Editor’s Note: The below post is part of our Alumni for Impact series, which features alumni who are making a difference in the social sector, specifically in K-12 education, impact investing, nonprofit supportive services and social entrepreneurship. Cabot Brown (MBA 1987), Founder and Chief Executive Officer of Carabiner LLC, describes in the below post how his career intersected with creating social impact and propelled him to found Carabiner.
In 1987, I completed my studies at HBS and headed west for San Francisco, inspired by every class I took on the topic of entrepreneurship and seeking to make my own mark creating and advancing companies, which has been my career’s work, both as a principal and advisor.
As oft noted, it is not for the faint of heart, this world of startups, but, when a company one helps build does prosper, there is very little in business more gratifying, particularly when one believes firmly in the mission and purpose of the enterprise.
The companies and enterprises with which I have associated over the years have operated in many industries, but I have spent most of my time in the areas of medical sciences, education, and more recently, in sustainability. Without putting a name like “social impact” on these sorts of organizations, core to what they do, by definition, is making a difference in people’s lives.
It is the overlay of this social purpose and the new and evolving sources of social impact capital have led me, over the past year, to build to scale Carabiner LLC, an advisory firm—the third I have helped create—that serves the needs of entrepreneurs making a difference while creating economic success for their owners and backers.
We believe the opportunity to build a significant firm with our focus is driven by a variety of contextual factors, including: innovation on an unmatched scale in our areas of focus; the arrival of “impact investing” as a mainstream aspect of asset management, but with still evolving standards and metrics for assessing “good” and “return;” and the emergence of the B Corporation and other “non-traditional” corporate and philanthropic structures that require careful navigation and assessment.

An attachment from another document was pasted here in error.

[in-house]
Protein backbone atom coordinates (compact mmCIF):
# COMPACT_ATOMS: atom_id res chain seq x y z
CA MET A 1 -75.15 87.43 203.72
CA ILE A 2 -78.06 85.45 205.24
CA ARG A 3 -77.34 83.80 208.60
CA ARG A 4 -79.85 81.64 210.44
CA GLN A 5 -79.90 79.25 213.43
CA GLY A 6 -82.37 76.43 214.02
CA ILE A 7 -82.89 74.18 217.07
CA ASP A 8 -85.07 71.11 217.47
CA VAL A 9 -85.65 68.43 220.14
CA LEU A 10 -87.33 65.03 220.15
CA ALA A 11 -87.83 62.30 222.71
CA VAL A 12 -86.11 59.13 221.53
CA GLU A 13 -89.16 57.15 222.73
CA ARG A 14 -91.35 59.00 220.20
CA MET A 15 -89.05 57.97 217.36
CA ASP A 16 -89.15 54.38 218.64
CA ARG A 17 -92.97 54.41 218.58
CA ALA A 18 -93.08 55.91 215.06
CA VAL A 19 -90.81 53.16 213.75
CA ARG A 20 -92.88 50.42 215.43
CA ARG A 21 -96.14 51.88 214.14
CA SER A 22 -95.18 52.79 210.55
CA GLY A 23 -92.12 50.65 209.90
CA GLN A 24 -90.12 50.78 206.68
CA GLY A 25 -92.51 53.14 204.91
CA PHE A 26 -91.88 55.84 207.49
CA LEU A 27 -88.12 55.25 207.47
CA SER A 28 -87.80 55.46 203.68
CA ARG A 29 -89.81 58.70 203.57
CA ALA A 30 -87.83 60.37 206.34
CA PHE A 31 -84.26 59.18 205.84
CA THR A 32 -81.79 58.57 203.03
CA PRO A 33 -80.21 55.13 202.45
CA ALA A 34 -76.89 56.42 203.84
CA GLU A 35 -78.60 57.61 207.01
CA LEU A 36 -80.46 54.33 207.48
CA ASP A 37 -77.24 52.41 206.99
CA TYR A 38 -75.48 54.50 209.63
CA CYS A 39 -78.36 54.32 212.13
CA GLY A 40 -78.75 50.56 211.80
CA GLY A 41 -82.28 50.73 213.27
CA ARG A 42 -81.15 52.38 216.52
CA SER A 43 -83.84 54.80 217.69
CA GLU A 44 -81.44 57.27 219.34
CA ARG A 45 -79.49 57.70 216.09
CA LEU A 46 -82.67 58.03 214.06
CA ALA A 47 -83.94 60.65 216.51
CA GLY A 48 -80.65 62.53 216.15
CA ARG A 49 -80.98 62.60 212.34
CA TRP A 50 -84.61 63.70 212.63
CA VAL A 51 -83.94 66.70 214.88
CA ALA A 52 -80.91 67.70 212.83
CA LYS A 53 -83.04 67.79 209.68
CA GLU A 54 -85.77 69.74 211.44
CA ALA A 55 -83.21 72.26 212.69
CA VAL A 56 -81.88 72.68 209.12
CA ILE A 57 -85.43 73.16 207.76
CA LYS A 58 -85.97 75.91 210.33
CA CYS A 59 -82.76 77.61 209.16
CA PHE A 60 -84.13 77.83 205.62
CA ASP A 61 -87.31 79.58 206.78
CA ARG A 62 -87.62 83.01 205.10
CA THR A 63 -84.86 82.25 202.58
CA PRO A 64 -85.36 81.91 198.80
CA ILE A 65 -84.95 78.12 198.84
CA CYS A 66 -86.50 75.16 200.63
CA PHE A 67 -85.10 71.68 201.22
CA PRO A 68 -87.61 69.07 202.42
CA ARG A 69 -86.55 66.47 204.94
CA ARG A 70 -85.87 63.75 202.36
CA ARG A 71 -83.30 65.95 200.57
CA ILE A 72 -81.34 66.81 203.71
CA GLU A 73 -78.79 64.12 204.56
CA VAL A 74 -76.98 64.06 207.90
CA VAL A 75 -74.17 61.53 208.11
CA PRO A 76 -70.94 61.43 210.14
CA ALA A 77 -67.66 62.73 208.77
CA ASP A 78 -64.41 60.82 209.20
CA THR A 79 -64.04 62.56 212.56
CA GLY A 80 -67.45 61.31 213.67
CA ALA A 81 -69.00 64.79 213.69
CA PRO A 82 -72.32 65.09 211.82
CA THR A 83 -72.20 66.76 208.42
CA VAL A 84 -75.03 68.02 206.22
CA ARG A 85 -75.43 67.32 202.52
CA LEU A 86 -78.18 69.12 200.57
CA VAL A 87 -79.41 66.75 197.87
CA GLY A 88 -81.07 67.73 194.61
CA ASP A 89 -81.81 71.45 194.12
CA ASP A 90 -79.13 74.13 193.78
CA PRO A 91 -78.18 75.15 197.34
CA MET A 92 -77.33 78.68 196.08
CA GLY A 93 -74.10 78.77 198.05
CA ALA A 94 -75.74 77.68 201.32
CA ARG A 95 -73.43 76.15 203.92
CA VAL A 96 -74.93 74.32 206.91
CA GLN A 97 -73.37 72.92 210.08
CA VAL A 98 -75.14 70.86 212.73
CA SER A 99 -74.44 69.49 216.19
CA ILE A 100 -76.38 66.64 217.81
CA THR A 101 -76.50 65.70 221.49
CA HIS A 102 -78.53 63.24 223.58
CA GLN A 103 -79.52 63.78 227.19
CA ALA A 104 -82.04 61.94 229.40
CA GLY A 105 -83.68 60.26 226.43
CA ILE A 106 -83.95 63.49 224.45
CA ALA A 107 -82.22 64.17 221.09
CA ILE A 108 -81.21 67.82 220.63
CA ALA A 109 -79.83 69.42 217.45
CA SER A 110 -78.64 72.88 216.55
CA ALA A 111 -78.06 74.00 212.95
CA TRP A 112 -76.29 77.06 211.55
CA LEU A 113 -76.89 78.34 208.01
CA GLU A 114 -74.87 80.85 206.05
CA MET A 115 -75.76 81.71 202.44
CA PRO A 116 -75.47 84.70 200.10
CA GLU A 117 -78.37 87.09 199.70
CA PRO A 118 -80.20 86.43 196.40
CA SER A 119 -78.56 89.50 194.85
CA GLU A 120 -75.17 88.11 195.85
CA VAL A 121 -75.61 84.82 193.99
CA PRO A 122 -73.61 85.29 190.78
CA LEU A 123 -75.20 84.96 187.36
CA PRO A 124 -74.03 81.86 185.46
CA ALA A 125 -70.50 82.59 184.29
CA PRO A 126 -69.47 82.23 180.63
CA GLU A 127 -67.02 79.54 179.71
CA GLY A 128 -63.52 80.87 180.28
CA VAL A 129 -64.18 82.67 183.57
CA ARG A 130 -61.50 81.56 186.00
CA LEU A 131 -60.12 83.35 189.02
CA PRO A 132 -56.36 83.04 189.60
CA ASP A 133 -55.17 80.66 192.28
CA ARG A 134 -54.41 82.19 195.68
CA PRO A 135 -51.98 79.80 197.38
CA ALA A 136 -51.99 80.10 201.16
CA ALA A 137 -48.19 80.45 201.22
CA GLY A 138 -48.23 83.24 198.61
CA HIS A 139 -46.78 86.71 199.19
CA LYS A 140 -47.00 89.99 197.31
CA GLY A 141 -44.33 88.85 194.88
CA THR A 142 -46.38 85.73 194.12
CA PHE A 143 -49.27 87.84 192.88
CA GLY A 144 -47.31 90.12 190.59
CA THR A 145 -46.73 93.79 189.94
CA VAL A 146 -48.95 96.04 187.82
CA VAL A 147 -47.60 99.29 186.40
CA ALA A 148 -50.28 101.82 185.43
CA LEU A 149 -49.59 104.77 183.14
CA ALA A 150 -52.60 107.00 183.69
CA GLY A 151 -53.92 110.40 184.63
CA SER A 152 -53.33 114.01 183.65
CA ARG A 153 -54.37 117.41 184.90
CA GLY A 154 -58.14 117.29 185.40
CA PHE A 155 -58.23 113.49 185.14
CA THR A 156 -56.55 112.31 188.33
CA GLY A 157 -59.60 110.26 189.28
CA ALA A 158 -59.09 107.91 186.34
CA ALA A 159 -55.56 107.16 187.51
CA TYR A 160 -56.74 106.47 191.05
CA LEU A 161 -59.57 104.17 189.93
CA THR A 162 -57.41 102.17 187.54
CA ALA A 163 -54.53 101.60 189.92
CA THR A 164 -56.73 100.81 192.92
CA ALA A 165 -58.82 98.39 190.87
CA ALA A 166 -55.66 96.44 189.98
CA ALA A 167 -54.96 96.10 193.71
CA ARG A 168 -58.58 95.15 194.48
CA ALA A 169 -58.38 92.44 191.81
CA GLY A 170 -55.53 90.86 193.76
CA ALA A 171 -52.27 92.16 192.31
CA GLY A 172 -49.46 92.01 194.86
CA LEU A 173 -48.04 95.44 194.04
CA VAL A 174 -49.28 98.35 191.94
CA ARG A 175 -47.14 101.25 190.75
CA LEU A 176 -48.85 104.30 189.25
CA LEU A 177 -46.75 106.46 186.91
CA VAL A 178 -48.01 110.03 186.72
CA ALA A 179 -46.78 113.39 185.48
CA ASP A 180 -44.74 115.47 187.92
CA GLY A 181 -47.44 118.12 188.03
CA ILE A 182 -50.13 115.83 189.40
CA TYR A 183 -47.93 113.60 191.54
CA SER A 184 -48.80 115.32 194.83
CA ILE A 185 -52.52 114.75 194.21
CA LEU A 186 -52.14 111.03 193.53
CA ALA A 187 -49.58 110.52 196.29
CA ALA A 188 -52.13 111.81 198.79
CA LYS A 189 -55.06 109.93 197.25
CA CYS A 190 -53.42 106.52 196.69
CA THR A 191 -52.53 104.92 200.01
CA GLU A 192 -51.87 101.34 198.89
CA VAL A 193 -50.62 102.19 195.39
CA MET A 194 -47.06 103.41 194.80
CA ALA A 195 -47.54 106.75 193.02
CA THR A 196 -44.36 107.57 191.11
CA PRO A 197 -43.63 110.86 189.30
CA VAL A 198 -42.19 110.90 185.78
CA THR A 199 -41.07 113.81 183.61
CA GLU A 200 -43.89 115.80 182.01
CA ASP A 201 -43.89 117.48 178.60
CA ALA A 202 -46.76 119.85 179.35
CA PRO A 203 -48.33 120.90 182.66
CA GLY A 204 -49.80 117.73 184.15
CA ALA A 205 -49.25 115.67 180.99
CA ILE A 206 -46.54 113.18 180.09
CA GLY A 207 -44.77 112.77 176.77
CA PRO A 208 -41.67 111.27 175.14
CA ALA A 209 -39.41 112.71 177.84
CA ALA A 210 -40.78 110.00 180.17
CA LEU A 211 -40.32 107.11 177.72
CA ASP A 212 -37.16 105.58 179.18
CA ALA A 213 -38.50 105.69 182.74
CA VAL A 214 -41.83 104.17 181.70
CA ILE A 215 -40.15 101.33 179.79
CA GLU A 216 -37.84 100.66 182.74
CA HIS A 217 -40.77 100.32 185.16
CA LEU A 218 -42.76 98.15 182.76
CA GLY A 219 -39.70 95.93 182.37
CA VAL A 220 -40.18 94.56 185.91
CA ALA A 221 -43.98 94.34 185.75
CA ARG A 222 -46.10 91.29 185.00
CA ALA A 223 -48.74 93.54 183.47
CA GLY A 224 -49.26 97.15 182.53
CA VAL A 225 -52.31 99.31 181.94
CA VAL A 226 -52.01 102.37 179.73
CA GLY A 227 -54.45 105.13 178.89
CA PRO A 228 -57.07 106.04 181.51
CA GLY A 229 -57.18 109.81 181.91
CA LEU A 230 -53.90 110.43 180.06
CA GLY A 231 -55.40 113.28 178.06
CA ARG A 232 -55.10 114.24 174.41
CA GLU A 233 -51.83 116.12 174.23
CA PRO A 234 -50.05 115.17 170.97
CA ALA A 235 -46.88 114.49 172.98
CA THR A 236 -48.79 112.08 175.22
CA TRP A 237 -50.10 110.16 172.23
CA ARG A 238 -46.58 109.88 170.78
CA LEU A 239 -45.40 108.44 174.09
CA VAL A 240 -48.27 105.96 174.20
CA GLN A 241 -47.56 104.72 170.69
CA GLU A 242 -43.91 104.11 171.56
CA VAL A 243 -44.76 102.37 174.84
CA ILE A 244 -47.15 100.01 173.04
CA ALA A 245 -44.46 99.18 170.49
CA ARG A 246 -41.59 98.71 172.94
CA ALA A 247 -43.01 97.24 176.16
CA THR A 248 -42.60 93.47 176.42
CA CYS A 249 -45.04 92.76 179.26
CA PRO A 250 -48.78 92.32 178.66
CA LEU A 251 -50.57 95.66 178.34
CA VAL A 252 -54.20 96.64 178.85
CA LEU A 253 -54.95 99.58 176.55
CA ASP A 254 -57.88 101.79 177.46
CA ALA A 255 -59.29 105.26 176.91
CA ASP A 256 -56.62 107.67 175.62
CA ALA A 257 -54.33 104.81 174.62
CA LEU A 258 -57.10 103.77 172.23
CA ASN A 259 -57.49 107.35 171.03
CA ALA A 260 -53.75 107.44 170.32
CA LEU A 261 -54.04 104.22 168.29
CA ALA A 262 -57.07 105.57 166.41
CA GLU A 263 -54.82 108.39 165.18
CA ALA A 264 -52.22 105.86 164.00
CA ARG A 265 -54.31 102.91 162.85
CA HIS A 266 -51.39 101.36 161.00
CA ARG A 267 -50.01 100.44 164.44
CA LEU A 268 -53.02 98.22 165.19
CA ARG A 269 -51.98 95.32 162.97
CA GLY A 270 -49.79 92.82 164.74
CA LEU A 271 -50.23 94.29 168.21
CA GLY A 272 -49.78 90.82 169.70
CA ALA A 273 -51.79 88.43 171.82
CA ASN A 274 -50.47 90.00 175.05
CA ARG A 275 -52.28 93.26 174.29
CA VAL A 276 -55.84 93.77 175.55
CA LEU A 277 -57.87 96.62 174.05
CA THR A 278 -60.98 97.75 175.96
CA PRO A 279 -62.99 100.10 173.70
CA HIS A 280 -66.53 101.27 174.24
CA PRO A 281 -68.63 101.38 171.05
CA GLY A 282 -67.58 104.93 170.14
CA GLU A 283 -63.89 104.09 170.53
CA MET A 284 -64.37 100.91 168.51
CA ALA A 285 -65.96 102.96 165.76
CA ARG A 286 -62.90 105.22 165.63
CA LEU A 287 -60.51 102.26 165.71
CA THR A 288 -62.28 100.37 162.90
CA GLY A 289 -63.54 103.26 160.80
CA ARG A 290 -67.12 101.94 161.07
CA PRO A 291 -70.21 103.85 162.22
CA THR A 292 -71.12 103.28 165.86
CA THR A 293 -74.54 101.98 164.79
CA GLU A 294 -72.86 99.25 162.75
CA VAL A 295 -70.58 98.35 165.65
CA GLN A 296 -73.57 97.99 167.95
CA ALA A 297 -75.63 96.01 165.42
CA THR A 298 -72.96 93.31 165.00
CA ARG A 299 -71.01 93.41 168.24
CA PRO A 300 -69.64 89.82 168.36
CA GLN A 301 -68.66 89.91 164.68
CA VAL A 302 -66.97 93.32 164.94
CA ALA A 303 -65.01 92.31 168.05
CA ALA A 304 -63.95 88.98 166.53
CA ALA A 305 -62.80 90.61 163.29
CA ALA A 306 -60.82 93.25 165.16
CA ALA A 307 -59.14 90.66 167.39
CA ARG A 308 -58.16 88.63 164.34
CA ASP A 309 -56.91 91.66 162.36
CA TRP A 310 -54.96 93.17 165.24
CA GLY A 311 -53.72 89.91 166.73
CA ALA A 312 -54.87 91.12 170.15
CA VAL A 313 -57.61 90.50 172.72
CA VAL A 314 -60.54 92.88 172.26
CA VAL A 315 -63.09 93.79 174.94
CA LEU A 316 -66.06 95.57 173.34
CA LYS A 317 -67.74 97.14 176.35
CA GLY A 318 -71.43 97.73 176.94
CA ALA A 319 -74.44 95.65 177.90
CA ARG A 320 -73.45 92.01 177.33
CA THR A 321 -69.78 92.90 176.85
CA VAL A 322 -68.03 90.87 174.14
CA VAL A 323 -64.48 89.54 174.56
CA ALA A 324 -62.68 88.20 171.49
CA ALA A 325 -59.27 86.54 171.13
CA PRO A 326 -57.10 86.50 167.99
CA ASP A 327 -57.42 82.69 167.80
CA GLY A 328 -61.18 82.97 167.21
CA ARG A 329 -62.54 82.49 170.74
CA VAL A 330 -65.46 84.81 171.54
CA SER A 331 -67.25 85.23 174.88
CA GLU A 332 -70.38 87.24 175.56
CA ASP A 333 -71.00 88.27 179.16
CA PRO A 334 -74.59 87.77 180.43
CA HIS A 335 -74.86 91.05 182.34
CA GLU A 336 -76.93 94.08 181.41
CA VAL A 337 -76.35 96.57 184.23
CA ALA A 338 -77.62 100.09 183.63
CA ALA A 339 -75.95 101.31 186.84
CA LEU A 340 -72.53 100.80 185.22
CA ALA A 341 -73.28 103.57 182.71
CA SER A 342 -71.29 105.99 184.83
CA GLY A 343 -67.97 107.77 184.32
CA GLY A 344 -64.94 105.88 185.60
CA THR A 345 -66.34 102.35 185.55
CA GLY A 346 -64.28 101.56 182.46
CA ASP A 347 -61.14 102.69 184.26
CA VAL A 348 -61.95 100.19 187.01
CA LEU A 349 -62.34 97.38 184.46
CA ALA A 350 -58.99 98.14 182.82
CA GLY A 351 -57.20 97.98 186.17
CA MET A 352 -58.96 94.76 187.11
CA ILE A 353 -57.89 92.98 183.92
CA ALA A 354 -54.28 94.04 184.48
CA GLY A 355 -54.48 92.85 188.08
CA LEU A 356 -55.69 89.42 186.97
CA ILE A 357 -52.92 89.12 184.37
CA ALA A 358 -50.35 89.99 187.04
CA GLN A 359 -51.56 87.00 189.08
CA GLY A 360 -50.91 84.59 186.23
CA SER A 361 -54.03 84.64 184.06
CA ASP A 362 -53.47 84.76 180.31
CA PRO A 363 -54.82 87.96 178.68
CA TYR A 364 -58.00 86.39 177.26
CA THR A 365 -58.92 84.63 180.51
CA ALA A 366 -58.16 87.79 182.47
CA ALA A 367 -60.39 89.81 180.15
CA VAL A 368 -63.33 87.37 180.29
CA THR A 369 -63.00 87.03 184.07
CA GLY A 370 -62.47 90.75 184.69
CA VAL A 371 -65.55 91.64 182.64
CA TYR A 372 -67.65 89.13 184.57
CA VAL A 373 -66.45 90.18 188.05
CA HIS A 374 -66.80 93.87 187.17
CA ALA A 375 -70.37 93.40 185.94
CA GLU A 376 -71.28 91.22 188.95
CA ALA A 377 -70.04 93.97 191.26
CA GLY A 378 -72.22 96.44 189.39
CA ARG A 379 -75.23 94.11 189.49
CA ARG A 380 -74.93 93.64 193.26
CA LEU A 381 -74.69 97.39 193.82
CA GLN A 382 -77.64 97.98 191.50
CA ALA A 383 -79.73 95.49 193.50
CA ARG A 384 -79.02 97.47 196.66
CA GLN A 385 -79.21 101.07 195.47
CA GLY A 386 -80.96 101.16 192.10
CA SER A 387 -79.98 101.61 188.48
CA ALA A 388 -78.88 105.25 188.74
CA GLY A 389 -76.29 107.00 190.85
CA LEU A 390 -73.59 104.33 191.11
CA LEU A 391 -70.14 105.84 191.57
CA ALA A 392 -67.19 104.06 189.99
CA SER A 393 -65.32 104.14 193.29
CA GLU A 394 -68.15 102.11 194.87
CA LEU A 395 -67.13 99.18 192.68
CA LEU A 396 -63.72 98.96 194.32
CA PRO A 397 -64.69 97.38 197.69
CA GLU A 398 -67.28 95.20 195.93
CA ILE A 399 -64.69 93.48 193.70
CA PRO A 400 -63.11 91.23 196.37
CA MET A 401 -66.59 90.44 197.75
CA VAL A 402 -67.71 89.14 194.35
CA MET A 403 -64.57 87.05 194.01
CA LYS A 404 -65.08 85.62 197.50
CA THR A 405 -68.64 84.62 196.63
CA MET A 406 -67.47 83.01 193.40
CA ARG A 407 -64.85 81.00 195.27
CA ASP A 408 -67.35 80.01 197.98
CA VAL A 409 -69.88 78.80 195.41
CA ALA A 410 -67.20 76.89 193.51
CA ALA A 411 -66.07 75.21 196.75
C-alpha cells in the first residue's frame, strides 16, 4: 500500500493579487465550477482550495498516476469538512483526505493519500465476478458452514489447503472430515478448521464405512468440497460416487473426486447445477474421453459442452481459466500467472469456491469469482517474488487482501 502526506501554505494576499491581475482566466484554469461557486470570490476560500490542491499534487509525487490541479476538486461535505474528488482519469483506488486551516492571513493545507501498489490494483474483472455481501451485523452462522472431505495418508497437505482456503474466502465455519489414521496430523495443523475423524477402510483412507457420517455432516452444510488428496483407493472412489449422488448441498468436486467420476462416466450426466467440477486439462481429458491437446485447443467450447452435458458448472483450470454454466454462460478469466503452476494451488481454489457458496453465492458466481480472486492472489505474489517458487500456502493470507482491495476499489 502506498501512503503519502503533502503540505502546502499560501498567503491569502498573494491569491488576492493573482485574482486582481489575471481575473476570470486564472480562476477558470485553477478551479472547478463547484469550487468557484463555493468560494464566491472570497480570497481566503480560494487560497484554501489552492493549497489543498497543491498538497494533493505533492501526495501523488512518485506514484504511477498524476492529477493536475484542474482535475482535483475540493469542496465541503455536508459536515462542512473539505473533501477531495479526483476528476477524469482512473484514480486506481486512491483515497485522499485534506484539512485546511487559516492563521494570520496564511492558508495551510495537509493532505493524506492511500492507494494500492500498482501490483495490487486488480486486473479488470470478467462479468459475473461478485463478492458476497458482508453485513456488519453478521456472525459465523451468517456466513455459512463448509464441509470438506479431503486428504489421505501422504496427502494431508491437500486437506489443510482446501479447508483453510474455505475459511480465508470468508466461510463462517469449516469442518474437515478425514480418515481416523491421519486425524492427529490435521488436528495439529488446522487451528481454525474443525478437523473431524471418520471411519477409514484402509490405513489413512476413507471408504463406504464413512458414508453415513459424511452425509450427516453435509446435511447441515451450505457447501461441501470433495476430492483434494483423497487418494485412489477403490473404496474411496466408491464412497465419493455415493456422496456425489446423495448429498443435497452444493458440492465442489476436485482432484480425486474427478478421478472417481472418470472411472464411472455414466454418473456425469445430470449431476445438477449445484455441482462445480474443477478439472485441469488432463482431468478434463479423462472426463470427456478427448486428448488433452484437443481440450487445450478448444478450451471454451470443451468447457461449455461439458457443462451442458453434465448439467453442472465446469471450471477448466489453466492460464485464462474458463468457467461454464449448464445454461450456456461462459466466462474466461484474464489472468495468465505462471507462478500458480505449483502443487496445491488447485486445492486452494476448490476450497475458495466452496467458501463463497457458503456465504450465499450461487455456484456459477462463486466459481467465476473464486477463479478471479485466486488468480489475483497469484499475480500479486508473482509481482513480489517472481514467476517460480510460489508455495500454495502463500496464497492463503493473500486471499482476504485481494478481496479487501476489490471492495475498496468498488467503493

The need is now. KKR recently followed its peers, TPG and Bain, in raising a major social impact fund, and we expect other leading private equity firms to follow down this path, pioneered by DBL and others years ago. In fact, Pitchbook estimates there are 20 social impact funds in the market targeting more than $100 million. BlackRock, Merrill Lynch, UBS, Goldman Sachs, and other major investment banks all have platforms allowing their clients to assess and select investments based on social impact measures. It is estimated that, on a global basis, “responsible investing” now represents 25% of all public equity investments globally. And a Bank of America study showed that 85% of millennials consider their investment decisions as a way to express their social, political, and environmental values.
In the 1980s, when I started on this entrepreneurial journey, the major Wall Street investment banks did not understand the potential for innovative companies funded by emerging—but, by their standards, insignificant—venture capital funds, allowing an entire ecosystems of investment banks and other advisors to form to support these companies and their backers (most of which were acquired by these very firms in the subsequent 20 years). We believe we are on the cusp of a similar opportunity, in which impact investing and enterprise-building moves from the periphery to become a core part of economic activity in the US and abroad, requiring expertise, networks, and experience not yet in place and which are in the early stages of definition and development.